For thousands of years humans have been looking up at the sky, before we even knew the word "astronomy." Astronomy is the study of everything that is or was in space beyond the Earth's atmosphere. We are still looking up because the sky is such a fascinating place and because we are learning more and more about it everyday. Let's stretch our imaginations as we explore the world of space.
Long ago people thought that the sun, and all the other planets, revolved around Earth. A man named Galileo proved in the 1600's that the Earth and the other planets revolved around the sun. He used a special tool called a telescope to look at the sky. Visit the TIME LINE of important events in astronomical history to learn more.
How big is it?
When you look up at the night sky you are looking at the universe. Everything is inside the universe, even us, and it is impossible to imagine how big the universe is. Special astronomers called cosmologists are trying to measure it. They analyze the light from a star with an instrument called a spectroscope. By studying the spectrum they can tell whether an object is moving away from Earth or toward Earth. Based on the information from this instrument, scientists have learned that the universe is still growing outward in all directions.
How old is it?
Scientists believe that over 15 billion years ago, a powerful explosion called the Big Bang set the universe into a motion which continues today. Scientists are not yet sure if the motion will stop, change direction, or keep going forever.
How do you measure distances in the universe?
Since distances are so huge in the universe astronomers need a measurement with a big scale. They use a unit of length called a light year which is the distance light can travel in one year. Light travels very fast, so in a year it can go 6,000,000,000,000 (6 trillion) miles, or 9,500,000,000,000 kilometers.
Galaxies are collections of billions of stars, gas, and dust held together by gravity. All stars belong to a galaxy and galaxies are huge. Our sun, Earth, and all the stars you see when you look at the night sky belong to the Milky Way Galaxy. Scientists estimate that there may be 10 billion stars in our galaxy and 50 billion galaxies in the universe. Galaxies are classified by their shape: spiral, elliptical or irregular. The Milky Way is spiral.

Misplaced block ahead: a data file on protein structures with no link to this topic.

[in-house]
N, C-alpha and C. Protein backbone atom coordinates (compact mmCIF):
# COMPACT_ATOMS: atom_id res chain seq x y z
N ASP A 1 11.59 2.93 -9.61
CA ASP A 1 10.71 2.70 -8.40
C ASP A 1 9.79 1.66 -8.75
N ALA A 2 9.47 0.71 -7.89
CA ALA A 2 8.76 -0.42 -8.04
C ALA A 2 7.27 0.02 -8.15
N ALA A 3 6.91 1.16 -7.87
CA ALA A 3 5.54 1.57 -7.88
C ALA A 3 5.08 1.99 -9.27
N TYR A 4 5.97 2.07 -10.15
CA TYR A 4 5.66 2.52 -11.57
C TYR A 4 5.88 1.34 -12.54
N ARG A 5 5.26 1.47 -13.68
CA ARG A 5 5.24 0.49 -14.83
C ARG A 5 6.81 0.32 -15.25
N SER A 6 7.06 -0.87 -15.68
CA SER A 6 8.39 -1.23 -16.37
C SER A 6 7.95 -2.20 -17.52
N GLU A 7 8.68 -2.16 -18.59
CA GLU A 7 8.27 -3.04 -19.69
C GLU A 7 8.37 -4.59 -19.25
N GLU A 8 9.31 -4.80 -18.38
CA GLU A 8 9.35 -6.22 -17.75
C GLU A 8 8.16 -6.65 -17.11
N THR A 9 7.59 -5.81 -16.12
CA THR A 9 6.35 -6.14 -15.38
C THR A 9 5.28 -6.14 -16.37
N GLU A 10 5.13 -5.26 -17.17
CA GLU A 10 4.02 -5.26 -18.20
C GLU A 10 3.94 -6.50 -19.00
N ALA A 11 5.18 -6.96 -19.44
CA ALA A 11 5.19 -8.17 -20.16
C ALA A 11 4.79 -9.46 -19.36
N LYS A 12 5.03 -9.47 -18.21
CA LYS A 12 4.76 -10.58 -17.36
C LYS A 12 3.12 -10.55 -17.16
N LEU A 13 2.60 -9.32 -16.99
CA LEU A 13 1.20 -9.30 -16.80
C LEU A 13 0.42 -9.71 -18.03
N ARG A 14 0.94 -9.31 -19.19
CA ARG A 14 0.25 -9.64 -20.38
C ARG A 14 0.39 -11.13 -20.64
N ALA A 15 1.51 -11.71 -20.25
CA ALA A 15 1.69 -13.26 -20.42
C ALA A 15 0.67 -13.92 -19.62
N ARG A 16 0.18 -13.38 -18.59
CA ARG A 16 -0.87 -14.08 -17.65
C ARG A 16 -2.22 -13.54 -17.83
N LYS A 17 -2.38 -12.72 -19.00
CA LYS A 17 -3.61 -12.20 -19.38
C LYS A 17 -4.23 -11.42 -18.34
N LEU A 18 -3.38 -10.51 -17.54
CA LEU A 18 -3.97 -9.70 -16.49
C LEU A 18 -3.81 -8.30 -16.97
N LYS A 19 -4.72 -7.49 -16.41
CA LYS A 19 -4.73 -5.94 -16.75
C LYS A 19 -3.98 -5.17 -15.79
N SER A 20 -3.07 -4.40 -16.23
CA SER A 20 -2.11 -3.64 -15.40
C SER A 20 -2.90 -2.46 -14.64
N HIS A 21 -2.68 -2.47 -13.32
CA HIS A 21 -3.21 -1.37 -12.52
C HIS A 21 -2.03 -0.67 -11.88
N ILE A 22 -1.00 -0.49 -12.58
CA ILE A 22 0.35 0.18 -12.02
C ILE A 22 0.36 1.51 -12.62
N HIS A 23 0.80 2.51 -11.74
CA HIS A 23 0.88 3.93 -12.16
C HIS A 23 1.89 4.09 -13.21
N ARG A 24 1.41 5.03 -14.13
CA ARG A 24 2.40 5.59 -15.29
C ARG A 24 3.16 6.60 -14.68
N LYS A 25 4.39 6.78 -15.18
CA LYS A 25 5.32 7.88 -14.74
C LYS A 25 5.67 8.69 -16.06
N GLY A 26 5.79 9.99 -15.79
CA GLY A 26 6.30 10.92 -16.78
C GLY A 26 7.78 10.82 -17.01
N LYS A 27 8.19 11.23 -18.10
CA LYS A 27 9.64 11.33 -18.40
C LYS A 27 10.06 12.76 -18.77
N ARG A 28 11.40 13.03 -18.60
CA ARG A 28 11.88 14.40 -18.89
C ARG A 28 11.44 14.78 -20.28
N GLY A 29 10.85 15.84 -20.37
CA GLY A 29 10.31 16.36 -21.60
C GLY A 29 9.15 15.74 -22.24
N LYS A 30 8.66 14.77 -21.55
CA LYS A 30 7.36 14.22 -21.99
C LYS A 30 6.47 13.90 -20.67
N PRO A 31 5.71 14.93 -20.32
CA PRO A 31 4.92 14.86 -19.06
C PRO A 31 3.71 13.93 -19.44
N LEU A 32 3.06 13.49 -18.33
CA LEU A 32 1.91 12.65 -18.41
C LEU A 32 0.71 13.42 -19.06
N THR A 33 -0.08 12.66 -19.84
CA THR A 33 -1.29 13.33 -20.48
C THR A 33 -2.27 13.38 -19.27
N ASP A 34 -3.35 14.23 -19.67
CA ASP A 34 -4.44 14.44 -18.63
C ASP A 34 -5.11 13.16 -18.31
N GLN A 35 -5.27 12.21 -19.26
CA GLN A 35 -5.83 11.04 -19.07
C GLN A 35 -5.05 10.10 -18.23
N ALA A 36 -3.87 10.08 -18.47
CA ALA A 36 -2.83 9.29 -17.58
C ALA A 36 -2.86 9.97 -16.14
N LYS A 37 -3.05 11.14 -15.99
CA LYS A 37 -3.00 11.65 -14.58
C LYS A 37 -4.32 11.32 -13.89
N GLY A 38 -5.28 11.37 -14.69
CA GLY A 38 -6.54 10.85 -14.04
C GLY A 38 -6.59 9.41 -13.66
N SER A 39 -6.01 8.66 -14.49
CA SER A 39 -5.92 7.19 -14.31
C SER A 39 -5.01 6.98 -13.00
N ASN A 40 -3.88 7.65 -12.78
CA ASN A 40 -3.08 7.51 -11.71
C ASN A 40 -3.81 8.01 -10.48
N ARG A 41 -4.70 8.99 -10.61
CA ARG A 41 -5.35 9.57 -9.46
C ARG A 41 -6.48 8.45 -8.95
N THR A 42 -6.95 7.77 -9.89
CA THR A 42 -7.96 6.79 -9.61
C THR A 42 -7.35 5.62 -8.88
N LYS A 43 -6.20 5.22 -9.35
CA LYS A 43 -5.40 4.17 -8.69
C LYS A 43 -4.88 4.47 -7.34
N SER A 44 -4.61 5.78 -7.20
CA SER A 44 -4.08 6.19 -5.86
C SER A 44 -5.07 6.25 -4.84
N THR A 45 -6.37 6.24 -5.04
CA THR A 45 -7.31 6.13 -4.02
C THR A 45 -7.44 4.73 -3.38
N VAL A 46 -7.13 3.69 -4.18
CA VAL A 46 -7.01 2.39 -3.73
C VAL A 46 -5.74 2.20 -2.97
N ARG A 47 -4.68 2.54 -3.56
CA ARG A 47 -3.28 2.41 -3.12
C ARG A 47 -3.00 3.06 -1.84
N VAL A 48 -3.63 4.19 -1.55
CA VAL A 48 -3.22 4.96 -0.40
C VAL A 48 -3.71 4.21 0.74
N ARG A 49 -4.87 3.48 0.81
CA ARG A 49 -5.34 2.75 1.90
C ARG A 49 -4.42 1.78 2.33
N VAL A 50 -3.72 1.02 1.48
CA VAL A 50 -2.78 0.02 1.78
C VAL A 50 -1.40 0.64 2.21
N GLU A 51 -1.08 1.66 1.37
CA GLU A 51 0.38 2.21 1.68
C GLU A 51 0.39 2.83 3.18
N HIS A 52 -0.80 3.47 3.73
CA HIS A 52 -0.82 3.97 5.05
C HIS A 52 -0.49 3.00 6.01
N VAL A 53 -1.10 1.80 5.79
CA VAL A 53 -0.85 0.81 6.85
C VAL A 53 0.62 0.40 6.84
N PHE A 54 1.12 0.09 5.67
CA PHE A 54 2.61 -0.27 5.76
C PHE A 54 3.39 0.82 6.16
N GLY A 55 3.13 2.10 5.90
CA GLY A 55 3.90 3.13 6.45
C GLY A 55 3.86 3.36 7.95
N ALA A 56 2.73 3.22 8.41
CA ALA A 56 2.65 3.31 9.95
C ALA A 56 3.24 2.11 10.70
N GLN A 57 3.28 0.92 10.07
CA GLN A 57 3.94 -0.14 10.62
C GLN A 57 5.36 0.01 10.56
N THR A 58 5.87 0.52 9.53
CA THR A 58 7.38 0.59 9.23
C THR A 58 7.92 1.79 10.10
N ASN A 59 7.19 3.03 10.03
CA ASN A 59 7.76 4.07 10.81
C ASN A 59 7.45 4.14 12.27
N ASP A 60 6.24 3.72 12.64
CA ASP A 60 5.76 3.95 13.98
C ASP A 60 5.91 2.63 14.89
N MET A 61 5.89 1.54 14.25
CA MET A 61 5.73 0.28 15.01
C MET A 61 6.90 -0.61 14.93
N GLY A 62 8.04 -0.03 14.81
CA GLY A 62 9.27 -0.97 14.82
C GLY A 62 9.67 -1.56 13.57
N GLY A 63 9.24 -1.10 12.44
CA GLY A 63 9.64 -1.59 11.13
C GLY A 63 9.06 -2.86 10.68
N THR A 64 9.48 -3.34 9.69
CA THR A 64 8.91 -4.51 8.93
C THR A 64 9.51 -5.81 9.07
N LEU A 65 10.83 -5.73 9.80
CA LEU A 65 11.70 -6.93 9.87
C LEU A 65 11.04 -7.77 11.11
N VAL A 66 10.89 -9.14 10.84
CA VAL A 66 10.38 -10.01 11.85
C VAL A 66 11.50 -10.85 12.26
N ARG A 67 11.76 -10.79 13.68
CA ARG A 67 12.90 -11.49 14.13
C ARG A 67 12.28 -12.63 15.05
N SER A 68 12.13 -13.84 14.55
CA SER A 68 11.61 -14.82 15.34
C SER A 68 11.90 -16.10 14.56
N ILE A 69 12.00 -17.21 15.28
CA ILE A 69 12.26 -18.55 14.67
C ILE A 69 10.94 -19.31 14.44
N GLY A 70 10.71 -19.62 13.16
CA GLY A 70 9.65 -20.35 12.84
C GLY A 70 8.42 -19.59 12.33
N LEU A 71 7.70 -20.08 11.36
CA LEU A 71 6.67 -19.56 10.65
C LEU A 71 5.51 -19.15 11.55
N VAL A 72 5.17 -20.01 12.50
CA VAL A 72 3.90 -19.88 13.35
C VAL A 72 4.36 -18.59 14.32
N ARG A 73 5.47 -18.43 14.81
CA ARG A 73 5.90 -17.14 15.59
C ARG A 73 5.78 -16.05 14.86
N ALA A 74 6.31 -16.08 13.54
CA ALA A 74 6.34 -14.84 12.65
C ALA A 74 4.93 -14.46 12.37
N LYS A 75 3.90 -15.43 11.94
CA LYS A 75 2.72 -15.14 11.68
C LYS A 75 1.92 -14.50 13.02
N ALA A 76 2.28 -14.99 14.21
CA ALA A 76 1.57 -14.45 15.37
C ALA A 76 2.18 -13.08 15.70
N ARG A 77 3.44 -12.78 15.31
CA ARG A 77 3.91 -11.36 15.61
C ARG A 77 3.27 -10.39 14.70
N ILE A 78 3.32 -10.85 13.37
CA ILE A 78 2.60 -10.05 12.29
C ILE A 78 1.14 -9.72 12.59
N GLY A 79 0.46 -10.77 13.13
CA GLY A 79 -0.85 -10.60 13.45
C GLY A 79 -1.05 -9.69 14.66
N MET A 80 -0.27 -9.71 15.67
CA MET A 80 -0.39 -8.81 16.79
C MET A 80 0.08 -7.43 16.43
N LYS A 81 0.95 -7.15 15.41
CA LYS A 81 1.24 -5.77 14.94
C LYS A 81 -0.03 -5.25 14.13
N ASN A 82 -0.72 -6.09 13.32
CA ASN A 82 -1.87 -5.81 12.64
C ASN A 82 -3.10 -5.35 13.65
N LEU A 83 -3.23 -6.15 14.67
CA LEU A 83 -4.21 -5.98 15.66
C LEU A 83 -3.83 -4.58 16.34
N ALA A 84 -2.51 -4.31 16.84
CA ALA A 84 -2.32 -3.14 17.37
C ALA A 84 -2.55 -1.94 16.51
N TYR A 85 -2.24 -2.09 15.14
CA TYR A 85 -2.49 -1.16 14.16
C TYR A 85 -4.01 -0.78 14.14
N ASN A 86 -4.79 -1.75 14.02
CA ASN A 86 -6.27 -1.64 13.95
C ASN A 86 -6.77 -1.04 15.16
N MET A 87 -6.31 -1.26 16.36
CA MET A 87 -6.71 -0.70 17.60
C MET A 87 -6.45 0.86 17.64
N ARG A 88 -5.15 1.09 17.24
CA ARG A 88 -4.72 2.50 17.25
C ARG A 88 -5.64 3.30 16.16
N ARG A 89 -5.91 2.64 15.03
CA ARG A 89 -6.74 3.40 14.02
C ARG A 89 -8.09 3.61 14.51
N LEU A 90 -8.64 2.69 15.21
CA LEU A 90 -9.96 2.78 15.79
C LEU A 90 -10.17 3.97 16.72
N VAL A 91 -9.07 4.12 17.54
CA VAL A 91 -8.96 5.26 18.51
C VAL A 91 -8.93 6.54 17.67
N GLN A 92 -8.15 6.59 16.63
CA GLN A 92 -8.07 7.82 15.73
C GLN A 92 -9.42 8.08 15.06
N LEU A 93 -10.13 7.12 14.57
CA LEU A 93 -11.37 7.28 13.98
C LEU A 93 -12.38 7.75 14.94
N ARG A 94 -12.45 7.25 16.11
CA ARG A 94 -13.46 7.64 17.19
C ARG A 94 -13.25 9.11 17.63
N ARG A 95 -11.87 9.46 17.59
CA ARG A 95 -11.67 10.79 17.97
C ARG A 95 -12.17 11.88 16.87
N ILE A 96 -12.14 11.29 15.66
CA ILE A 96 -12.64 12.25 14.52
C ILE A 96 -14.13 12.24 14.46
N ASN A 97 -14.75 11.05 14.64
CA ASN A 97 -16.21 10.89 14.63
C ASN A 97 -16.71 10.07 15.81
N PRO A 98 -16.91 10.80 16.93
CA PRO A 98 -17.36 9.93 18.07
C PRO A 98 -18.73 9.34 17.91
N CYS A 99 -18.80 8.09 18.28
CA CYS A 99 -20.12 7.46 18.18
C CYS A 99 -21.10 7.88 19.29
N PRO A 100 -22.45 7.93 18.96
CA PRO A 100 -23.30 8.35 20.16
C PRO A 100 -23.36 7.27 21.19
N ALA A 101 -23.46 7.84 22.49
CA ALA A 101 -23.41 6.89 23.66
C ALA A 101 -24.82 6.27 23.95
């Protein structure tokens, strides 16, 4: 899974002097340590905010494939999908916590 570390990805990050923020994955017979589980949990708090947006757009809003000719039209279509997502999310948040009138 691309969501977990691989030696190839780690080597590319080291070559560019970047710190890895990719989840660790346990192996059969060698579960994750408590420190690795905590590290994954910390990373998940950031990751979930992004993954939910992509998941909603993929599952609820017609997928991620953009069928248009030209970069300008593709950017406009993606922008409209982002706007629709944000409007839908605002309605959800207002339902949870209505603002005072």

You, too, can Classify Galaxies if you dare...
What does a quasar have to do with a galaxy?
FACT: The prefix "astro" means "star" in the Greek language. Stars are large balls of gas that give off light. Scientists know that you can see about 3,000 stars with your naked eye. With powerful telescopes, scientists can see billions and billions of other stars.
How old is a star?
Did you know that stars vary in their size, color, and brightness? A star can be red, orange, yellow, white, or blue. Its color depends on its surface temperature, which is determined by its age and mass. Stars go through many stages in their lifetime. Some of the names for these stages are Nebula, Red Giant, Supernova, White Dwarf, Neutron Star and even Black Holes. Stars can shine for up to 10 billion years!
The Life Cycle of a star the size of the sun
The Life Cycle of a star heavier than the sun
Famous Star Stats
Our Solar System
The Roman word for the sun was "Sol" so our solar system has something to do with the sun. The sun is the center of the solar system which includes eight planets, a number of planetoids, more than one hundred seventy moons, some comets, lots of asteroids, and other space objects that travel in paths around the sun. The sun is the biggest object in our solar system, yet it is a medium-sized star, and it will use up its energy and die in about 5 billion years! The sun is the reason why there is life on earth. It provides the light and heat energy that living things need to survive.
Did you know that the solar system is about 4.6 billion years old?
Did you know that if an object orbits the sun it is called a planet but if it orbits something instead of the sun it is called a moon?
Do you believe that there are over 30,000 asteroids?
There are so many interesting facts about the solar system that you'll have to go behind the scenes at these links:
|Solar System Facts||Pluto is one of five dwarf planets!||Comets||Astronomy for Kids|
|The Earth's Moon||Your age & weight on different planets||Asteroids||NASA's Planet Photojournal|
|The Earth||Journey to the edge: The Kuiper Belt and the Oort Cloud.||Meteoroids||Amazing Sun Facts|
Are Constellations real?
The constellations are pictures of things that people have imagined in the stars for thousands of years. They created stories about how these pictures, or constellations, were created. Many of the constellations in the northern sky were found and named by the Greeks during the Greek Empire (about 50 BC to 480 AD). Other humans, besides the Greeks, developed their own stories. Learn more about these stories and the constellations they represent at Windows to the Universe, and Mayan Astronomy.
Barbara Morgan is Idaho’s authority on space travel. Learn more about Barbara, Idaho’s first teacher/astronaut. Click here.
Kids' Science Challenge has a challenge this year asking kids to design a machine to help play sports on Mars. Check it out.
There’s a Dog in the Sky!
by Cherry Carl
There’s a dog in the sky
And I know why.
He’s belongs to the hunter,
And so does the horse, of course!
Maybe they’re hunting for the great big bear,
Or perhaps the dragon in its lair.
What do you see when you look in the sky?
There’s a lot to see if you really try!
This poem was written especially for Dialogue4Kids - courtesy of Cherry Carl. For additional poems on science, history, language, and holidays visit her website at: Carl's Corner